A multiple pregnancy is when you are pregnant with more than one baby. You might be expecting twins, triplets or more!
In Australia, about 3 in 100 births are multiple babies. And most of these are twins.
How do multiple pregnancies occur?
Multiple pregnancies occur when more than one embryo implants in your uterus (womb). This can happen:
- if you release more than one egg during your menstrual cycle and each egg is fertilised by a sperm
- your fertilised egg splits into 2, resulting in 2 identical embryos
Multiple pregnancies are more common than they used to be. This is mainly because of the increasing use of in vitro fertilisation (IVF). The fertility medicines used in IVF often cause more than one egg to be released from the ovaries.
Sometimes with IVF, more than one fertilised embryo is transferred to the uterus. This can result in a multiple pregnancy.
Another way a multiple pregnancy can occur is if one of the transferred eggs splits in two. This results in twins.
Women aged 35 years and older are more likely to release more than one egg when they ovulate. This means that you are more likely to have non-identical twins as you get older.
You are also more likely to have a multiple pregnancy if there is a history of non-identical twins on your mother’s side of the family. Identical twins do not run in families.
Diagnosis of multiple pregnancy
Signs that you might be expecting multiple babies include:
- you seem bigger than you should be for your dates
- twins run in your family
- you have had fertility treatment
The ultrasound will confirm the type of multiple pregnancy. This includes:
- the number of placentas
- the number of amniotic sacs
These are all important factors for later in the pregnancy. It's important to identify these factors as early as possible.
If you are carrying multiple babies, you will have to see your doctor or midwife more often than someone who is expecting one baby.
Most multiple pregnancies progress smoothly. However, there's a higher chance of your babies:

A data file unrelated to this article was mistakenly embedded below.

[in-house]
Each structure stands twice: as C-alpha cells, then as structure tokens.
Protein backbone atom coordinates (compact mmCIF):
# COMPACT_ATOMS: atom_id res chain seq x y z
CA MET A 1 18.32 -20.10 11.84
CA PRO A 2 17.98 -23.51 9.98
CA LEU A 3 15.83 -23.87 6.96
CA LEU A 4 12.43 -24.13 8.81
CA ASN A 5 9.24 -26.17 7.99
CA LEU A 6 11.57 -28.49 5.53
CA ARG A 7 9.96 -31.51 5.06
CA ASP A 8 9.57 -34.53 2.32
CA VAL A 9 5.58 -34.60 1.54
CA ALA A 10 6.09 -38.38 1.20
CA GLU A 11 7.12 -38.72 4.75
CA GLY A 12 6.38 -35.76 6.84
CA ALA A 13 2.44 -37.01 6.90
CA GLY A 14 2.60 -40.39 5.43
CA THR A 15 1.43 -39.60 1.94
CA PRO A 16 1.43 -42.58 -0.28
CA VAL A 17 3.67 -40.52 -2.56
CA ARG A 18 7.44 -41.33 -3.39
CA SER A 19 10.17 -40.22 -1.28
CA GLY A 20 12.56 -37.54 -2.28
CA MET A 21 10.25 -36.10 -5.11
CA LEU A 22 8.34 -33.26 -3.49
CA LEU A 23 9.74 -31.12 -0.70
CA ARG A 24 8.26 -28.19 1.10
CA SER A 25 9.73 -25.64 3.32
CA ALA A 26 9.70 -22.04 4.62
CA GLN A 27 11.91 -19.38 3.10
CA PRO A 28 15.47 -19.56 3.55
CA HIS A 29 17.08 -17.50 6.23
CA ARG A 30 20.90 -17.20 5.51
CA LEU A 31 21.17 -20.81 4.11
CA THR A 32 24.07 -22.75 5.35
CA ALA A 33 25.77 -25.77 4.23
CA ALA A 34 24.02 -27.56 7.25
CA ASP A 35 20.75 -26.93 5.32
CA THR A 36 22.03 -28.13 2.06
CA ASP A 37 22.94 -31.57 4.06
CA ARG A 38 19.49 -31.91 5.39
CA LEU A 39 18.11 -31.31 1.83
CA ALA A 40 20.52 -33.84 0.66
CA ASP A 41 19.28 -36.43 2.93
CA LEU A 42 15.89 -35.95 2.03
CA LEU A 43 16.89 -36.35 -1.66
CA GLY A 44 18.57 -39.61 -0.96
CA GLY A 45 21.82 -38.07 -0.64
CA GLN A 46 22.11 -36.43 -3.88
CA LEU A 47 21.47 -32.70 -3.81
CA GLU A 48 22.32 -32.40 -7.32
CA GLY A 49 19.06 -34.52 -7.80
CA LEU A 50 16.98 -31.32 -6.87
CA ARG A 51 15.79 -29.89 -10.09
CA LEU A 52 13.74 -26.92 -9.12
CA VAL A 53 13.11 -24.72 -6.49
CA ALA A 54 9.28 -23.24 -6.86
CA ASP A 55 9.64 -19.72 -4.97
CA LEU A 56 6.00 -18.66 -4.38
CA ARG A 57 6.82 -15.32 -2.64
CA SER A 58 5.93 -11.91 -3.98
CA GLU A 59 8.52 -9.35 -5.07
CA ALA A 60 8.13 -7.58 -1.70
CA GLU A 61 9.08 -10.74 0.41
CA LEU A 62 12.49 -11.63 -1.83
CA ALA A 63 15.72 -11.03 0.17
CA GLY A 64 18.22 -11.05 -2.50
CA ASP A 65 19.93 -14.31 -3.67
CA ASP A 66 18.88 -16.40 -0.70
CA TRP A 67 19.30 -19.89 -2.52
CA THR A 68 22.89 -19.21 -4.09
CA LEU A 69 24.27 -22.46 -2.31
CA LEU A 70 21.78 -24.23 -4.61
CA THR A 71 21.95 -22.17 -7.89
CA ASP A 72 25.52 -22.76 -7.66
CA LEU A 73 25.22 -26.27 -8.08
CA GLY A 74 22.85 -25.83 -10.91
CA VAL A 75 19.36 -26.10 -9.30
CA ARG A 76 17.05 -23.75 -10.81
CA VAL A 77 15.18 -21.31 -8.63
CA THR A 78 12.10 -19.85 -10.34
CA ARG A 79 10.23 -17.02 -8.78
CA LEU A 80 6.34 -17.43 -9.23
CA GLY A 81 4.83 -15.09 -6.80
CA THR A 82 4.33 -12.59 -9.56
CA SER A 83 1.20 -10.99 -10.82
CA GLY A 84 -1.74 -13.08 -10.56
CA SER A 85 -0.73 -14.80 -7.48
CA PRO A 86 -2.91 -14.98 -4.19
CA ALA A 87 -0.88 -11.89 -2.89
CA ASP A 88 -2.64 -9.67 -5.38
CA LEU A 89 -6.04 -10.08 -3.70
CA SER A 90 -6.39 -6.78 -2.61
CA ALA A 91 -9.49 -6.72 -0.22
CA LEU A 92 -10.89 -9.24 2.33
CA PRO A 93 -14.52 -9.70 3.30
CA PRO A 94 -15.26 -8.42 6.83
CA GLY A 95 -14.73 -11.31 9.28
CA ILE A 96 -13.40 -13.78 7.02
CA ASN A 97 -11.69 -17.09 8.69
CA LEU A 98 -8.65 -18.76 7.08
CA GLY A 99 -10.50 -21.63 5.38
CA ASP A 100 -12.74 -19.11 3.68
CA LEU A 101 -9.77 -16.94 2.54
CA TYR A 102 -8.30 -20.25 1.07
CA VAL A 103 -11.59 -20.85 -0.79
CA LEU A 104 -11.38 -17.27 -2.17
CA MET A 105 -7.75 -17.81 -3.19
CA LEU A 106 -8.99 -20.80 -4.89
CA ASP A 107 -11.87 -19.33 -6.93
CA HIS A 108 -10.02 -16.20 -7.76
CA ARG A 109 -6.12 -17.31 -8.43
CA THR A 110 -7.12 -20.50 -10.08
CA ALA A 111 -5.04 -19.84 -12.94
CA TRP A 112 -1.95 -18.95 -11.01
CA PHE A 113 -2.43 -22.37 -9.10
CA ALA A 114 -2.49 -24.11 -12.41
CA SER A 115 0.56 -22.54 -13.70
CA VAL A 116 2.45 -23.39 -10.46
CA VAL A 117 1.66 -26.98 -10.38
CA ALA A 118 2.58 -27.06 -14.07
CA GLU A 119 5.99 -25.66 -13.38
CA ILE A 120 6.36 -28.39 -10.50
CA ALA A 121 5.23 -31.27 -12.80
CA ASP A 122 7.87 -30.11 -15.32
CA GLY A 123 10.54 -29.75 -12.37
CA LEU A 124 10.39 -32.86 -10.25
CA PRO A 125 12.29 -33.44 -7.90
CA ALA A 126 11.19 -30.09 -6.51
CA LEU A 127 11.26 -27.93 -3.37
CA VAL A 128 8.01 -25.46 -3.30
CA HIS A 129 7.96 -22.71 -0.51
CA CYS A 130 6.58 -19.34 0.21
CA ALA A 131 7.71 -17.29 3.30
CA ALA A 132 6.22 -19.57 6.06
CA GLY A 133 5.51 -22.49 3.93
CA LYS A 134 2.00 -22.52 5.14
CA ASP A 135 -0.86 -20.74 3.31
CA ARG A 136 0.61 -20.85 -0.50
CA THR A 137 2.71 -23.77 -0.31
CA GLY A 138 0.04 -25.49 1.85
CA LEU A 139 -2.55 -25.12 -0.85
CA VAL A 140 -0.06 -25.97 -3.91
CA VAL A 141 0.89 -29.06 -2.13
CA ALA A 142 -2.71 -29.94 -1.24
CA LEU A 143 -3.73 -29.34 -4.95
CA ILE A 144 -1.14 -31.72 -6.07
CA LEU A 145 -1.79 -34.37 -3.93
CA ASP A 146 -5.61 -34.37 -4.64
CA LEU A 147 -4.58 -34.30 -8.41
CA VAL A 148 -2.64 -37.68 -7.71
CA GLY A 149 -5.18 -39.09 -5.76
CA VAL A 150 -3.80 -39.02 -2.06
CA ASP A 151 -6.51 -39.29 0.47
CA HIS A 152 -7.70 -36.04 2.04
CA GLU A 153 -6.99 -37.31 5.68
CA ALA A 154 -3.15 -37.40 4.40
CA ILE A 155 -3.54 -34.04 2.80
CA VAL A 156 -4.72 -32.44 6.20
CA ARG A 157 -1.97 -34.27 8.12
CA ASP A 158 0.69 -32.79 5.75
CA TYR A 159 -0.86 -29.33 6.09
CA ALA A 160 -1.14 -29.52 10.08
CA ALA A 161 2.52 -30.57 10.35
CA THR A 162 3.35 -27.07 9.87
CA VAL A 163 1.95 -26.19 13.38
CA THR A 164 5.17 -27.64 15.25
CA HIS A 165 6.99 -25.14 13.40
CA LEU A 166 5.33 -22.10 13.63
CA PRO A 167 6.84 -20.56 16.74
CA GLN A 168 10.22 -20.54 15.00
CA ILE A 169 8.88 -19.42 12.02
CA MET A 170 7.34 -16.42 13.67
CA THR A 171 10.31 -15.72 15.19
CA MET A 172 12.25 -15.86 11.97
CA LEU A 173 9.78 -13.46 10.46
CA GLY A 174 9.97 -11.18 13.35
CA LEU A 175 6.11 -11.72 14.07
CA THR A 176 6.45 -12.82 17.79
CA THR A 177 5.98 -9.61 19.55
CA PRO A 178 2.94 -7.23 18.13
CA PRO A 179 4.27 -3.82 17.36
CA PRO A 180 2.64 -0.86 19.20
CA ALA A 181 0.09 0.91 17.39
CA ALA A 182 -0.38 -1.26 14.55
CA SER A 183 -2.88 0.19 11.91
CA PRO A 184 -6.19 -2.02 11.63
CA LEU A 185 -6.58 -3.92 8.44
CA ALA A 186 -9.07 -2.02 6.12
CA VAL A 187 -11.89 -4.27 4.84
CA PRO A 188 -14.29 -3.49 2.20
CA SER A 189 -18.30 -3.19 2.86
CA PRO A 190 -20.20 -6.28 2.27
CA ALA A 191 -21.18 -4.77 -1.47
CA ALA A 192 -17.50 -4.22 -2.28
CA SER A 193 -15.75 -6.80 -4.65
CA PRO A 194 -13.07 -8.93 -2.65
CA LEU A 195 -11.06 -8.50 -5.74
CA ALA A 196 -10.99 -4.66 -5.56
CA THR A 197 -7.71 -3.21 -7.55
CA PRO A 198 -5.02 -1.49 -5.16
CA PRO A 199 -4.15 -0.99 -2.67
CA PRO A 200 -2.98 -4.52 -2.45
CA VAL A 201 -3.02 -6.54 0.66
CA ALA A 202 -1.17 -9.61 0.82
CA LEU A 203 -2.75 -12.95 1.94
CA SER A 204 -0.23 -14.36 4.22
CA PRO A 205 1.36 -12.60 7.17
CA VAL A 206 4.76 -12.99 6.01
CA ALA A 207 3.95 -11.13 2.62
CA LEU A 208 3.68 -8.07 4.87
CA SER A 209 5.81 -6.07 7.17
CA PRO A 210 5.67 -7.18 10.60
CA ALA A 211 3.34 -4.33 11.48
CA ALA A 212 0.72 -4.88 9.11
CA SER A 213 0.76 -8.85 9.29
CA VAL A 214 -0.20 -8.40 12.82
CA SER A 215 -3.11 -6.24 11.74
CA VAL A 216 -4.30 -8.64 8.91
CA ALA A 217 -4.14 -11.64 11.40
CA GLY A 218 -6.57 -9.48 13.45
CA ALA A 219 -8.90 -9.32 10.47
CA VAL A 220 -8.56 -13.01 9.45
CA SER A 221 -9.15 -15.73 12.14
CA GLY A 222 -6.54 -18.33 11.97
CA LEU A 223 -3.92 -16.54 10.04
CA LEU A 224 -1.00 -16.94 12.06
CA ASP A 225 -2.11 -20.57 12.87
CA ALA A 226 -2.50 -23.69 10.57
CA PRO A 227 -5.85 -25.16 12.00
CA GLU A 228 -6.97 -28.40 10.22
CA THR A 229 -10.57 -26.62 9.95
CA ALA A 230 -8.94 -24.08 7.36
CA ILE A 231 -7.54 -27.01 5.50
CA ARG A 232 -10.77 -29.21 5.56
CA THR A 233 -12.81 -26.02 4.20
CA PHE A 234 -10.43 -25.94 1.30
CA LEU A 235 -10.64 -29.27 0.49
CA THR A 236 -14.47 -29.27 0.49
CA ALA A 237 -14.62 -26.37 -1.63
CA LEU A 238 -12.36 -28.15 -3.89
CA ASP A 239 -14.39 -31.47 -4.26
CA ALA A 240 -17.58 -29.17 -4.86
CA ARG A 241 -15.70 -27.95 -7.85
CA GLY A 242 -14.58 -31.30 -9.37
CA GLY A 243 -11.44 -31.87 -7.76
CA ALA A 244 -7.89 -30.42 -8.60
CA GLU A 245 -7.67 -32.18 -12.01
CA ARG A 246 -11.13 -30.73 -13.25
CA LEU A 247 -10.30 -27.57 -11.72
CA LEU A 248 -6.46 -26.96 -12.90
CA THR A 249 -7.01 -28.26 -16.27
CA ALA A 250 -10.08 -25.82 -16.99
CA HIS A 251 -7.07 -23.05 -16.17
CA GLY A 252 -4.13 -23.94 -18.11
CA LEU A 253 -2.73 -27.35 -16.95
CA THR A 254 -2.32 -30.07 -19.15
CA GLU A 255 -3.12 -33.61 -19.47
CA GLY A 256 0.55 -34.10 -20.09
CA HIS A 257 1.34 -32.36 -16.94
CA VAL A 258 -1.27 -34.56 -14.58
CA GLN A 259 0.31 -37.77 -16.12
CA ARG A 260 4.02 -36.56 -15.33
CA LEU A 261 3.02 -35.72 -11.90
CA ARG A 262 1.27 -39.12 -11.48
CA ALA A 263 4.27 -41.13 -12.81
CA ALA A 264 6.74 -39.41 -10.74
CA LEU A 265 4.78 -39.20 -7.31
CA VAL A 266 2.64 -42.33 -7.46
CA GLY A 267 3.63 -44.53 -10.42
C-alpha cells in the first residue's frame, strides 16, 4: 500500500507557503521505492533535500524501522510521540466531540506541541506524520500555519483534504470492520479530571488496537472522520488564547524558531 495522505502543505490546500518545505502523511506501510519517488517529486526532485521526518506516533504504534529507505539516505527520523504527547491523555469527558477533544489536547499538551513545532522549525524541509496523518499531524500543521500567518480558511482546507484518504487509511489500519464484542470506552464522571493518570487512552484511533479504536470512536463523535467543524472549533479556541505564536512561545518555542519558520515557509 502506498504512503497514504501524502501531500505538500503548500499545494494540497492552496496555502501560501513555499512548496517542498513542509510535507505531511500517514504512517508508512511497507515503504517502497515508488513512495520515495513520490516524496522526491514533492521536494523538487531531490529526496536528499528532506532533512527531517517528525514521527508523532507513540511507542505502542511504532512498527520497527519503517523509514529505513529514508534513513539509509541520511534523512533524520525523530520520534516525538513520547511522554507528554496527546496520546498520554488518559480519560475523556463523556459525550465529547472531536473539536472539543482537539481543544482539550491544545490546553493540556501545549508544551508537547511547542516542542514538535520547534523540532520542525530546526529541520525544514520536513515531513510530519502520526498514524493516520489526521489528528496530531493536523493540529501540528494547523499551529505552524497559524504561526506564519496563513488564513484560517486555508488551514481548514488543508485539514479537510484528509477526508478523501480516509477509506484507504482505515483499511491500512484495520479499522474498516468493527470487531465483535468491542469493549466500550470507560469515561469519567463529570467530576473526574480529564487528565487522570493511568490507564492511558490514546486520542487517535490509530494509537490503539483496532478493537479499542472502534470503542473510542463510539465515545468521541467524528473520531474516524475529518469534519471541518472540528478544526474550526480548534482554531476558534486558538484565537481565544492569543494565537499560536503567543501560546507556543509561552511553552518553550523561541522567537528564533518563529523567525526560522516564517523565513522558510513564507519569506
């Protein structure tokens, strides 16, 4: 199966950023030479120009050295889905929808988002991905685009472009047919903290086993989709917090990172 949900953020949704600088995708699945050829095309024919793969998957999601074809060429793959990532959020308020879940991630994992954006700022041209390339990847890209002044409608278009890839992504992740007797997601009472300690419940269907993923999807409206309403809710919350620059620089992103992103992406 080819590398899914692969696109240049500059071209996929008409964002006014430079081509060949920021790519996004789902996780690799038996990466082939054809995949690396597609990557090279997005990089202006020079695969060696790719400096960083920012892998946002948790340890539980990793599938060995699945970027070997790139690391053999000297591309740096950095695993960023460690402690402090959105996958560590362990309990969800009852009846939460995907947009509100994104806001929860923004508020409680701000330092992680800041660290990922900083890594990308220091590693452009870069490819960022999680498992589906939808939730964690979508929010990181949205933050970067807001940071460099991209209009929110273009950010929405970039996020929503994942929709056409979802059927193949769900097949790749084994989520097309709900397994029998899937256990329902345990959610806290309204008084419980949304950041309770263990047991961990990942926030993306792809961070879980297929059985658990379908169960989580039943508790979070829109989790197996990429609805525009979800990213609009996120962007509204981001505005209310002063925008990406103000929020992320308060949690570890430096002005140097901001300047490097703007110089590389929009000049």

- being born prematurely
- having a low birth weight
You may also have complications with your pregnancy, such as:
Types of multiple pregnancy
The most common type of multiples include the following.
Two separate eggs are fertilised and implant in the uterus.
Your babies are:
- share the same uterus
- may look similar or different
- may be the same gender (2 girls or 2 boys) or different genders (a boy and a girl)
A pregnancy with fraternal twins has the lowest risk of all multiple pregnancies. This is because each baby has its own placenta and amniotic sac.
You will sometimes hear fraternal twins referred to as 'dizygotic' twins. This refers to 2 zygotes (fertilised eggs).
Identical twins are formed when a single fertilised egg splits in 2.
Each embryo is genetically identical, so the babies share the same DNA. That means that your babies will share many characteristics. But sometimes identical twins can look quite different. This is because their appearance is also influenced by the environment.
Identical twins may:
- share the same placenta and amniotic sac
- share a placenta but have their own amniotic sac
- have their own placenta and amniotic sac
You will sometimes hear identical twins referred to as 'monozygotic'. This refers to one zygote (fertilised egg).
Triplets and 'higher order multiples' (HOMs)
Triplets, quadruplets, quintuplets, sextuplets or more can be a combination both of identical and fraternal multiples.
For example, triplets can be:
- fraternal (trizygotic), forming from 3 individual eggs that are fertilised and implant in your uterus
- identical, when one egg divides into 3 embryos
- a combination of both fraternal and identical babies
If you are having multiple babies, you will need a lot of support throughout your pregnancy and after the babies are born.
For support and resources, you can contact the Australian Multiple Birth Association. You can also call Pregnancy, Birth and Baby on 1800 882 436 for advice or support.
Speak to a maternal child health nurse
Call Pregnancy, Birth and Baby to speak to a maternal child health nurse on 1800 882 436 or video call. Available 7am to midnight (AET), 7 days a week.
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Last reviewed: June 2022